Another area that will put you into an early coronary or psycho ward is the component locator section.  (You know, if the consumer knew how much time is spent just trying to locate some of these out of the way components they may take away from this experience a whole new appreciation of their mechanic.)  I’ve got to admit a doctor only has two different models to work on, be it, some are large and some small…But, all the parts are (generally) in the same place…or at least they’re supposed to be.  In a car, not a chance.  Every year the manufacturers gotta move things around to accommodate either a new design or some other change.  I’m never surprised when the locater tells me a part is on the left side of the glove box and it’s not.  Then the chase is on, you find a wire that matches, maybe a relay that’s in the circuit you’re working on, or some clue that leads you to look elsewhere… finally you locate it under the center console and not behind the glove box. Yep, been there…done that. (Time to write a note about this one.)

It’s like trying to put the preverbal square peg in a round hole sometimes.  The harder you try the harder it seems to get.  Ya just have to be aware that sometimes that peg just doesn’t fit and it ain’t going to fit.  You’re on your own to find that component, labor time, or procedure.  It’s just another challenge in the automotive repair business that a lot of folks out there are not aware of.  To me, it can be the most frustrating part of the job.  I may know what the problem is by looking at the wiring diagram or from a scanner reading but when it comes down to getting to that ailing part and it’s not where it’s supposed be, I’ll guarantee it’s not a good time to ask me, “How’s it going?”  Kinder words may have been spoken in the past… but not right about now!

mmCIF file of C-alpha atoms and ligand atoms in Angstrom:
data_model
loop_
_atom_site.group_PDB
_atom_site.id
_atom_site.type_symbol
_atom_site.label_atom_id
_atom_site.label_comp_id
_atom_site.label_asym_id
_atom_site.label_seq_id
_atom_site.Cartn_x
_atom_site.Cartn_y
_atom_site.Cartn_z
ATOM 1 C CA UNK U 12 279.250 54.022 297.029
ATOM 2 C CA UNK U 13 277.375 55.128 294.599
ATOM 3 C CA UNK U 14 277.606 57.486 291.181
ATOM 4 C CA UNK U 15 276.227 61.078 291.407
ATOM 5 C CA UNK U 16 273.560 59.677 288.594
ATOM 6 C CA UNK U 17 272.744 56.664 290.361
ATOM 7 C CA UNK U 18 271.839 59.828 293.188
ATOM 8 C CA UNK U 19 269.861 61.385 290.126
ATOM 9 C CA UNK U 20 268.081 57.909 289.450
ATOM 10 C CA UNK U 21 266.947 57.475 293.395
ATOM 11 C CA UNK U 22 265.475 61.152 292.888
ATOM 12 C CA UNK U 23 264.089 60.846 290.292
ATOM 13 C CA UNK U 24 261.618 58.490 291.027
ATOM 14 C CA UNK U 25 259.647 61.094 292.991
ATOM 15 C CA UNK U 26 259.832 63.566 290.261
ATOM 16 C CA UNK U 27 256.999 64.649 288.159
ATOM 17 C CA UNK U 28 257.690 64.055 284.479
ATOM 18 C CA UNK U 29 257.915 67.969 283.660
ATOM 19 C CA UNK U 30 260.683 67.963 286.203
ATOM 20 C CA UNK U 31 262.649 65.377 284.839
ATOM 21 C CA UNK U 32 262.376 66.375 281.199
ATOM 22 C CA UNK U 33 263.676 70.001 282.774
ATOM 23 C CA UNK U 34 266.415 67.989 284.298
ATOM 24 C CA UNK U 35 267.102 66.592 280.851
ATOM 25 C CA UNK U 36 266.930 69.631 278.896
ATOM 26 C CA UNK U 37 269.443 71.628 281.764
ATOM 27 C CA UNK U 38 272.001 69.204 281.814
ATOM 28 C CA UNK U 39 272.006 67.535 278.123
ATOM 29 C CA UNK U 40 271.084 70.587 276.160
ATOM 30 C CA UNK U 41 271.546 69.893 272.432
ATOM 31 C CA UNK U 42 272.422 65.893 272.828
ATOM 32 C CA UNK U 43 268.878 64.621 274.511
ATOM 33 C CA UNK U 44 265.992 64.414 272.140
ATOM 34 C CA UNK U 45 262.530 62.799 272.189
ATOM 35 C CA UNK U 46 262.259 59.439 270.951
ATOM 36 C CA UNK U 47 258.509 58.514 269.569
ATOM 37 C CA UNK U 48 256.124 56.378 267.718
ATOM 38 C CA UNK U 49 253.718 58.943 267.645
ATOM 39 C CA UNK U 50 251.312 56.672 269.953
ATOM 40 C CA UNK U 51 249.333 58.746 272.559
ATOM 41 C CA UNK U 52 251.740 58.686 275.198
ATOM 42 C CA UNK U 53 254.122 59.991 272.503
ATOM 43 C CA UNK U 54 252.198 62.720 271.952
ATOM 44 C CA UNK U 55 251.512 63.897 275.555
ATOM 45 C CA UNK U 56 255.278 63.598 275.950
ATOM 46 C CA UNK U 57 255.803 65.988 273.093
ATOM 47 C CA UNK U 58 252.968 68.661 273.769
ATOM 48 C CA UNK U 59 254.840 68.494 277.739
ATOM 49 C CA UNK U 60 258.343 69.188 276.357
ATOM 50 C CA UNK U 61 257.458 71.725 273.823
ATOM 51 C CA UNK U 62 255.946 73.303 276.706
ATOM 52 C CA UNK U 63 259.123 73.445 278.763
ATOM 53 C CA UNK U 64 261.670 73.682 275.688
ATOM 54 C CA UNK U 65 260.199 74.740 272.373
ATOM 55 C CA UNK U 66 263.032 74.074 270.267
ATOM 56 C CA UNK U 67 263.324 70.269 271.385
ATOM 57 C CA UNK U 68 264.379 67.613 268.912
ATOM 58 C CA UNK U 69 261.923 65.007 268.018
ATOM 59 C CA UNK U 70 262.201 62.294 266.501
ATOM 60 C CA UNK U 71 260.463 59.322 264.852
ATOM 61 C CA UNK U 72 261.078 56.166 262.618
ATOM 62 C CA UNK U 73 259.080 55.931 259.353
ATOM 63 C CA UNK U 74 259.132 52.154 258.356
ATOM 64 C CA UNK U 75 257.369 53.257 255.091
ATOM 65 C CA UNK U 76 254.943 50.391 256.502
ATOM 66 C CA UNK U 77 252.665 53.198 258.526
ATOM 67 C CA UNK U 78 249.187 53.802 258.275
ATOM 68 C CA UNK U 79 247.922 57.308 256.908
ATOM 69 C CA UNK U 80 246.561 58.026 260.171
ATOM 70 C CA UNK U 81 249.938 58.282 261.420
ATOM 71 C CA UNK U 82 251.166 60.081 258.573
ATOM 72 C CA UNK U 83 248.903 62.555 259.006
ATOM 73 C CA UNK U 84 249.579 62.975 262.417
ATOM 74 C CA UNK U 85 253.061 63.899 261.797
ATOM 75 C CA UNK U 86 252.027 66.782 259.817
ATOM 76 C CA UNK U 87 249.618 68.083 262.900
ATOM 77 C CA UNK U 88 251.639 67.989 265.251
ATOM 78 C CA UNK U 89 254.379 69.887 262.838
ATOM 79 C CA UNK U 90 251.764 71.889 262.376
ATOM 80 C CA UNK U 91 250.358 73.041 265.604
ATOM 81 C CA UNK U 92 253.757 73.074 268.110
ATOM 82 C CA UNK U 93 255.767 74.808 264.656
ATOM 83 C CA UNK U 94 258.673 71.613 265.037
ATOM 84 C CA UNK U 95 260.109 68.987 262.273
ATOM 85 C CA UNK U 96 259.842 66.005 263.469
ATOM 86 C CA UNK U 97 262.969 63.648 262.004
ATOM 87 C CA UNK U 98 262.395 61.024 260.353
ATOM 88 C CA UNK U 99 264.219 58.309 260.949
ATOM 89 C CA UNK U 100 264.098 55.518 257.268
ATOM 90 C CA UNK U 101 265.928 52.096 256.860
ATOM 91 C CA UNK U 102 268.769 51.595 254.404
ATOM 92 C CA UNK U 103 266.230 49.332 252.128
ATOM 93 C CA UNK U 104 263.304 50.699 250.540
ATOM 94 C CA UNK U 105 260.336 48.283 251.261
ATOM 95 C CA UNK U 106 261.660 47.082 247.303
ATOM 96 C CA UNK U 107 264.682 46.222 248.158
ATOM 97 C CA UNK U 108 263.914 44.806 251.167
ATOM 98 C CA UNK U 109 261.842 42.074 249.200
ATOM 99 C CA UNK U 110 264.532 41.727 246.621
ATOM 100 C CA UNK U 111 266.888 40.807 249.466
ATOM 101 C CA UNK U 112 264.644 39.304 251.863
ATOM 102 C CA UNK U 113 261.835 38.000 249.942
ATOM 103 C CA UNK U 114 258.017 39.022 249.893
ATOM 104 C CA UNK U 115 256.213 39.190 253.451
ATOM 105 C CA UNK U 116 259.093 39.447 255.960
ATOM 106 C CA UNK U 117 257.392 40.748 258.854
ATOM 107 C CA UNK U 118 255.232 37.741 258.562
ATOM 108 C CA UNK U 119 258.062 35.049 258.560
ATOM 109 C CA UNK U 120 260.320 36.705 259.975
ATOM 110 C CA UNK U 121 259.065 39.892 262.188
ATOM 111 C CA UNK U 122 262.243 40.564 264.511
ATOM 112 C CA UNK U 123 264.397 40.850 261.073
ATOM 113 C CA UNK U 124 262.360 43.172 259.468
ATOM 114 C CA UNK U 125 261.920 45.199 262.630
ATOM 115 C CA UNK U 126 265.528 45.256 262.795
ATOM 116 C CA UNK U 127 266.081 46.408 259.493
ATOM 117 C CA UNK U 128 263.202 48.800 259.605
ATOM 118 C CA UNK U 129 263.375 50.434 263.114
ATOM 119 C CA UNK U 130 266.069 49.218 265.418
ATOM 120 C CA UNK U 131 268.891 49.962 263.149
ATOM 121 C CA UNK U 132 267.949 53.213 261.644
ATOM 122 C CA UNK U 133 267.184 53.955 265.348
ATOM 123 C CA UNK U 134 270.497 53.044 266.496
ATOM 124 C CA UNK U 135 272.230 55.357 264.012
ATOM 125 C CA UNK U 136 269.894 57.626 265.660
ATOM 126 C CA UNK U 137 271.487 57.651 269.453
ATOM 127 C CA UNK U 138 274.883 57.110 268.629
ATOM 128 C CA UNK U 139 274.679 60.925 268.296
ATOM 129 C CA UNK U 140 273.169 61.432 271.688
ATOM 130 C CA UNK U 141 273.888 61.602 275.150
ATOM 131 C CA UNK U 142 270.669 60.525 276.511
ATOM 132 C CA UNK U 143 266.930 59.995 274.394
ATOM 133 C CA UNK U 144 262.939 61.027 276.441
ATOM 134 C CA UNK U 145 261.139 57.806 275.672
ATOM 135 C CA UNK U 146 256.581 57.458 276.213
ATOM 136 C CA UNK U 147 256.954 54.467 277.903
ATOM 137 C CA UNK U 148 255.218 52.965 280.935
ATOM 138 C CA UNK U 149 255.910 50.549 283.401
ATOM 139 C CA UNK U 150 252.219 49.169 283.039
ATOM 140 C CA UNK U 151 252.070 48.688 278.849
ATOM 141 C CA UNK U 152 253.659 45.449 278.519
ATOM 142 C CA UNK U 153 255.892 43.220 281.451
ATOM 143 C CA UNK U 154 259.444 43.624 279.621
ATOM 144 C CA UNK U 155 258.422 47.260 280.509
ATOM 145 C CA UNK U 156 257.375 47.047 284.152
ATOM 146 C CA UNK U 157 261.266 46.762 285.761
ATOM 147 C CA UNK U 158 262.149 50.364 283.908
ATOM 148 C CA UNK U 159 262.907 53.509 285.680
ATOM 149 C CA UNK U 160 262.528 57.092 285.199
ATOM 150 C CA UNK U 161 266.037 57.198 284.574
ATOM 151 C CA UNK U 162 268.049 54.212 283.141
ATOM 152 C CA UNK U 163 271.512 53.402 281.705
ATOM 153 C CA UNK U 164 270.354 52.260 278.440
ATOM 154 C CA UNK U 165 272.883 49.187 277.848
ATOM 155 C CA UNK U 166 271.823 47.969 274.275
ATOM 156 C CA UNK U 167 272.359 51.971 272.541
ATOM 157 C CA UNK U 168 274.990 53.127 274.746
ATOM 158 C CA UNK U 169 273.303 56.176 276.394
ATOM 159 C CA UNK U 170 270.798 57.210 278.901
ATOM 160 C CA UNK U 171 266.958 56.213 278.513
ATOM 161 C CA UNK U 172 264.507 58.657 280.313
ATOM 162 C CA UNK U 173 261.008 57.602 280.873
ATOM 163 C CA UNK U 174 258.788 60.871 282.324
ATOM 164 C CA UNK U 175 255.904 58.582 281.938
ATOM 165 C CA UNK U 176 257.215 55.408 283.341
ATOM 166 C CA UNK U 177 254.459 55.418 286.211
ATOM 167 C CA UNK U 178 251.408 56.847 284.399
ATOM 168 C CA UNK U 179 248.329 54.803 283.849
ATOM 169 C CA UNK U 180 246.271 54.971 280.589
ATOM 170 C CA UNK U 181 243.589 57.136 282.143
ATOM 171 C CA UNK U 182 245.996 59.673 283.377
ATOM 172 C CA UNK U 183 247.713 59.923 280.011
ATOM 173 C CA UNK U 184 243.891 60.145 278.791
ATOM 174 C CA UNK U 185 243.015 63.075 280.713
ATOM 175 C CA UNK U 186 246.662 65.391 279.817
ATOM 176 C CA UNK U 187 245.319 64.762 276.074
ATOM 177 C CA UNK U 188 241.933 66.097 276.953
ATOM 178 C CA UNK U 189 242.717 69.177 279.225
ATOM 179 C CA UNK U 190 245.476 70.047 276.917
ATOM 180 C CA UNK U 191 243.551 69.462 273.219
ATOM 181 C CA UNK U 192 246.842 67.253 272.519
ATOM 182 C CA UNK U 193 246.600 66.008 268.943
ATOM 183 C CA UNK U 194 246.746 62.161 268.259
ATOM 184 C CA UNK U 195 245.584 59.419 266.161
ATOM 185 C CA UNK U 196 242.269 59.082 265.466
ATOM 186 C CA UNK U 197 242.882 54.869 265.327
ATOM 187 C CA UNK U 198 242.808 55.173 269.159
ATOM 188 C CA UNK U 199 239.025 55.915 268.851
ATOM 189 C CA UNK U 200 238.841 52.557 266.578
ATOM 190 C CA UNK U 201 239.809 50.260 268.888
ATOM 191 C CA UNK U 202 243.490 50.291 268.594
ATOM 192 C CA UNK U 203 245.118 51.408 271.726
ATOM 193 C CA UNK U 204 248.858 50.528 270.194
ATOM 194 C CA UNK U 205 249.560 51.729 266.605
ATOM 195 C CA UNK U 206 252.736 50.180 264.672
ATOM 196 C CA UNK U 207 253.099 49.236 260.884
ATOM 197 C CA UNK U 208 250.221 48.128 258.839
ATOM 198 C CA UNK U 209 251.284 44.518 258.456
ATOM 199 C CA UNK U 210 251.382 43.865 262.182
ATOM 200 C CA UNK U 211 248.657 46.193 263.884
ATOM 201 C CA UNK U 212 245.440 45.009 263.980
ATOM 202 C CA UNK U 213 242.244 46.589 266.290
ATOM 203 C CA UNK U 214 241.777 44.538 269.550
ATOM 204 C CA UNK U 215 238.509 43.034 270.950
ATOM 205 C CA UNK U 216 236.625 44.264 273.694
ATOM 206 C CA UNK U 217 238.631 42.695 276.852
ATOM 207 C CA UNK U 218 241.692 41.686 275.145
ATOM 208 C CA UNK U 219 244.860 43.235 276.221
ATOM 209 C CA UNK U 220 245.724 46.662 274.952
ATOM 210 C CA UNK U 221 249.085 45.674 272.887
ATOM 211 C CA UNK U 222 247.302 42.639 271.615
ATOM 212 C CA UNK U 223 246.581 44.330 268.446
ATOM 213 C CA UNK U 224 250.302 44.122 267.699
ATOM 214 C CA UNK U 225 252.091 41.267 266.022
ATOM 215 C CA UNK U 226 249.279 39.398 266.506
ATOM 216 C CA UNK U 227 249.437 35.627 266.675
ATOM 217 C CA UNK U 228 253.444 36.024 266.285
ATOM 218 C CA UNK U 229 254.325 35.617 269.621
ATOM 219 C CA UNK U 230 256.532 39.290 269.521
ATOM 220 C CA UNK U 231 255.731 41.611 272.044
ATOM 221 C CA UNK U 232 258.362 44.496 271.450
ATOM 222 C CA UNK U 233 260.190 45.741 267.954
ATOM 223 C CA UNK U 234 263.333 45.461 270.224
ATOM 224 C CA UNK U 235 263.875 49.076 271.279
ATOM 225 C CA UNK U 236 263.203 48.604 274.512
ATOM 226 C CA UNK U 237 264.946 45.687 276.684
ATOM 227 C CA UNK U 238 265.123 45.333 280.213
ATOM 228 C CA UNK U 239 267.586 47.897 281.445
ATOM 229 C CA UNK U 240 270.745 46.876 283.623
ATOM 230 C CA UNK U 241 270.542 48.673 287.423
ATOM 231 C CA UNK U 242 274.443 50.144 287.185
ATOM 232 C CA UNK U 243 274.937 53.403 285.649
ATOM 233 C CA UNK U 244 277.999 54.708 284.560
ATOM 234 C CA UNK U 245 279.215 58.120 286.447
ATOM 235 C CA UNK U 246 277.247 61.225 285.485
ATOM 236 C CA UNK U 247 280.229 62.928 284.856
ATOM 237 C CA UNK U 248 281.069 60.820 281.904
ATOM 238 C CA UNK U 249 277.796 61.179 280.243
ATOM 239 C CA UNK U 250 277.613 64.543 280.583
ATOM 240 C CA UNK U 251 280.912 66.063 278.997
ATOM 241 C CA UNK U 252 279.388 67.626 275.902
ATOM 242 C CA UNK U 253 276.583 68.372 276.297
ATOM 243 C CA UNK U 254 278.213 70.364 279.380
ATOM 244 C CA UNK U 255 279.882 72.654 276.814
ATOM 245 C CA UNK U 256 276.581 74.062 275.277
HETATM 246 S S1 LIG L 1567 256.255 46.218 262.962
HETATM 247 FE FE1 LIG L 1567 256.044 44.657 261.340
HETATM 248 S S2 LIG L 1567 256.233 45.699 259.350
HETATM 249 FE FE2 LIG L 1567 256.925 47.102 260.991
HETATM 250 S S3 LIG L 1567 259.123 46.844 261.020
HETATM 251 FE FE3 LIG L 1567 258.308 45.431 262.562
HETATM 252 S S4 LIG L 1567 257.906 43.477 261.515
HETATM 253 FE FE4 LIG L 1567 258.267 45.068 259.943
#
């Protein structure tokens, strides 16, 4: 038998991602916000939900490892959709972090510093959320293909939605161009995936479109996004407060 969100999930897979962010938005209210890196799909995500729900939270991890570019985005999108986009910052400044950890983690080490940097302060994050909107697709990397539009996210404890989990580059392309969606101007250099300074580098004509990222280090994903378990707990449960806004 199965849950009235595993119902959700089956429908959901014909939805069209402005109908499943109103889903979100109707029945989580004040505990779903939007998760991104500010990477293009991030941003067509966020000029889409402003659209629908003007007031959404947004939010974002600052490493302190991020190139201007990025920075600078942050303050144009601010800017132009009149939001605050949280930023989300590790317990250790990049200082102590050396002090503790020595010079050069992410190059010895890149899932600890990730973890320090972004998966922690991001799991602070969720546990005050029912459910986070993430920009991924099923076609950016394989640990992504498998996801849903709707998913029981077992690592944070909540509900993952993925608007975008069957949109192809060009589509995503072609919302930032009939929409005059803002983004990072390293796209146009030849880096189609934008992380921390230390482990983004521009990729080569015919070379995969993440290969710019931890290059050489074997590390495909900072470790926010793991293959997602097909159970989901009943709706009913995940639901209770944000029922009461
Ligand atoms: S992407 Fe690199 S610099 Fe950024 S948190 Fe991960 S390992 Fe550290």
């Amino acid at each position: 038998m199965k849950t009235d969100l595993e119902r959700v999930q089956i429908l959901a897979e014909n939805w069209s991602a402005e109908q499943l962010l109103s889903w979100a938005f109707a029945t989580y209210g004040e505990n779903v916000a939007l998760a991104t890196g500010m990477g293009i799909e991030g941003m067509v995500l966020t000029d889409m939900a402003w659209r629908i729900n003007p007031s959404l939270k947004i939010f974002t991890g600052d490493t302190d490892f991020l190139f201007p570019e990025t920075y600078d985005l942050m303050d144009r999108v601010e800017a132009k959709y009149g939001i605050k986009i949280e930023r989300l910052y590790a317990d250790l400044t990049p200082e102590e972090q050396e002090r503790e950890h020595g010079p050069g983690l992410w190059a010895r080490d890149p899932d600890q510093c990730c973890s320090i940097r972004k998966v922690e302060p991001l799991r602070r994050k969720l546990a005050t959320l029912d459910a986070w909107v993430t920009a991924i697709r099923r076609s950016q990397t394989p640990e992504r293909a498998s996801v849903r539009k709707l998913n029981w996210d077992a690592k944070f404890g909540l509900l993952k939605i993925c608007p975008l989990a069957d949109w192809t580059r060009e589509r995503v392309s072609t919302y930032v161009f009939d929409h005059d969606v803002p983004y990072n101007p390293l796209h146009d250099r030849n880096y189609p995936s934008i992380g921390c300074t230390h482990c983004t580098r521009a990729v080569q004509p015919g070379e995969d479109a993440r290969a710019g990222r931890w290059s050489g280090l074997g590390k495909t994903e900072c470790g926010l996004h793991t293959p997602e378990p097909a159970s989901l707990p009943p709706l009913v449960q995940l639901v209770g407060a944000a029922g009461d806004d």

Just the other day I got a 09 Hyundai in that had a bad alternator in it.  With the aide of the wiring diagram, meters, and a quick scan I was able to determine the condition of the alternator.  The next step was to get the thing out of the car.  By the book it was only supposed to take a couple of hours… uh - huh… sure… sure it does.  The only way to get it free from its encasement was to get the coolant fans out of the way. 

I had to explain to the customer that the book time for the job was wrong before I even started.  And, like most people who get an estimate from their mechanic that they aren’t agreeable with they start to call everyone else on their list of repair shops.  Of course, everybody else has the same labor rate that I found… but nobody on the list had ever taken an alternator out of that particular car before either.  The car was still too new; it was just out of its factory warranty, so I was the first to see this guy’s car outside the dealer.  (Lucky me….) 

With almost the entire front end of the car dismantled the alternator finally came out.  What an ordeal… not only was the job made difficult by the extraction but worse by the customers concerns that I was overcharging.  (Pictures helped by the way.)  Cooler heads prevailed in the end; it’s all part of my job to explain things as well as to fix things.   FYI; Labor guides are called “guides” not labor quotes, just keep that in mind. 

You can bet I made a note on this one. In more ways than one, it was one of those square peg in the round hole problems, and I’m sure it won’t be the last one either.